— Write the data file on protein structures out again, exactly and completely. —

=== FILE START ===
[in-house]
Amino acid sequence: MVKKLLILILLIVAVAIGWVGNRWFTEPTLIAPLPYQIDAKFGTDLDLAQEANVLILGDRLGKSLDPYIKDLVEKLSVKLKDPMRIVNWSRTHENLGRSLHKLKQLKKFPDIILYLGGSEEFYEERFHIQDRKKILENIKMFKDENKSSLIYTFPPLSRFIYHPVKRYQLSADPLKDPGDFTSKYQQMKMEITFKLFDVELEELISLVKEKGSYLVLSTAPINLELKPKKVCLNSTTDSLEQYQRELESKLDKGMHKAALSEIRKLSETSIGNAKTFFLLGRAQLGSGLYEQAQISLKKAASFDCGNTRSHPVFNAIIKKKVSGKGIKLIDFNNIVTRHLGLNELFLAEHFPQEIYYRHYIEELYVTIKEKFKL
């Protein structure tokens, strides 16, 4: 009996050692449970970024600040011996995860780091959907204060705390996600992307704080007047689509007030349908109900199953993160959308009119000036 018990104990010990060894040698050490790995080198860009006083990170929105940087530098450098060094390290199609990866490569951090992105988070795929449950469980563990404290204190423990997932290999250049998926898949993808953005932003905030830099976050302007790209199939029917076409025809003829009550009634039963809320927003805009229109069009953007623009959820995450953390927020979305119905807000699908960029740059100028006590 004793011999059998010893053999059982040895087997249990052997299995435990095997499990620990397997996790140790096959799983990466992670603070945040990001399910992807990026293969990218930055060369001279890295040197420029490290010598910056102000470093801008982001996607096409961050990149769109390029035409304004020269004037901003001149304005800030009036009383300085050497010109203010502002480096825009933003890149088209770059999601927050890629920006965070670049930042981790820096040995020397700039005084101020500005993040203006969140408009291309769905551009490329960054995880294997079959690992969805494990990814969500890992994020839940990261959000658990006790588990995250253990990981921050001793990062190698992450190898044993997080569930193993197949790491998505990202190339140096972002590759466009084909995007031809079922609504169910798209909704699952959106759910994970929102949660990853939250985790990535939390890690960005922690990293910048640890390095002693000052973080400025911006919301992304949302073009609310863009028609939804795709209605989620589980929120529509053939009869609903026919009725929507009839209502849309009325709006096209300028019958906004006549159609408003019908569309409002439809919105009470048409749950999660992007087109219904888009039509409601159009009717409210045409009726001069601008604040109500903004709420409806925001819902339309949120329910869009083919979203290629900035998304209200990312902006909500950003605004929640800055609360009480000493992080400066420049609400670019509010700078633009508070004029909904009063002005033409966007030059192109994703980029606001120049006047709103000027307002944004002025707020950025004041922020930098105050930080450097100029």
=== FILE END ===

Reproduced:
[in-house]
Amino acid sequence: MVKKLLILILLIVAVAIGWVGNRWFTEPTLIAPLPYQIDAKFGTDLDLAQEANVLILGDRLGKSLDPYIKDLVEKLSVKLKDPMRIVNWSRTHENLGRSLHKLKQLKKFPDIILYLGGSEEFYEERFHIQDRKKILENIKMFKDENKSSLIYTFPPLSRFIYHPVKRYQLSADPLKDPGDFTSKYQQMKMEITFKLFDVELEELISLVKEKGSYLVLSTAPINLELKPKKVCLNSTTDSLEQYQRELESKLDKGMHKAALSEIRKLSETSIGNAKTFFLLGRAQLGSGLYEQAQISLKKAASFDCGNTRSHPVFNAIIKKKVSGKGIKLIDFNNIVTRHLGLNELFLAEHFPQEIYYRHYIEELYVTIKEKFKL
């Protein structure tokens, strides 16, 4: 009996050692449970970024600040011996995860780091959907204060705390996600992307704080007047689509007030349908109900199953993160959308009119000036 018990104990010990060894040698050490790995080198860009006083990170929105940087530098450098060094390290199609990866490569951090992105988070795929449950469980563990404290204190423990997932290999250049998926898949993808953005932003905030830099976050302007790209199939029917076409025809003829009550009634039963809320927003805009229109069009953007623009959820995450953390927020979305119905807000699908960029740059100028006590 004793011999059998010893053999059982040895087997249990052997299995435990095997499990620990397997996790140790096959799983990466992670603070945040990001399910992807990026293969990218930055060369001279890295040197420029490290010598910056102000470093801008982001996607096409961050990149769109390029035409304004020269004037901003001149304005800030009036009383300085050497010109203010502002480096825009933003890149088209770059999601927050890629920006965070670049930042981790820096040995020397700039005084101020500005993040203006969140408009291309769905551009490329960054995880294997079959690992969805494990990814969500890992994020839940990261959000658990006790588990995250253990990981921050001793990062190698992450190898044993997080569930193993197949790491998505990202190339140096972002590759466009084909995007031809079922609504169910798209909704699952959106759910994970929102949660990853939250985790990535939390890690960005922690990293910048640890390095002693000052973080400025911006919301992304949302073009609310863009028609939804795709209605989620589980929120529509053939009869609903026919009725929507009839209502849309009325709006096209300028019958906004006549159609408003019908569309409002439809919105009470048409749950999660992007087109219904888009039509409601159009009717409210045409009726001069601008604040109500903004709420409806925001819902339309949120329910869009083919979203290629900035998304209200990312902006909500950003605004929640800055609360009480000493992080400066420049609400670019509010700078633009508070004029909904009063002005033409966007030059192109994703980029606001120049006047709103000027307002944004002025707020950025004041922020930098105050930080450097100029």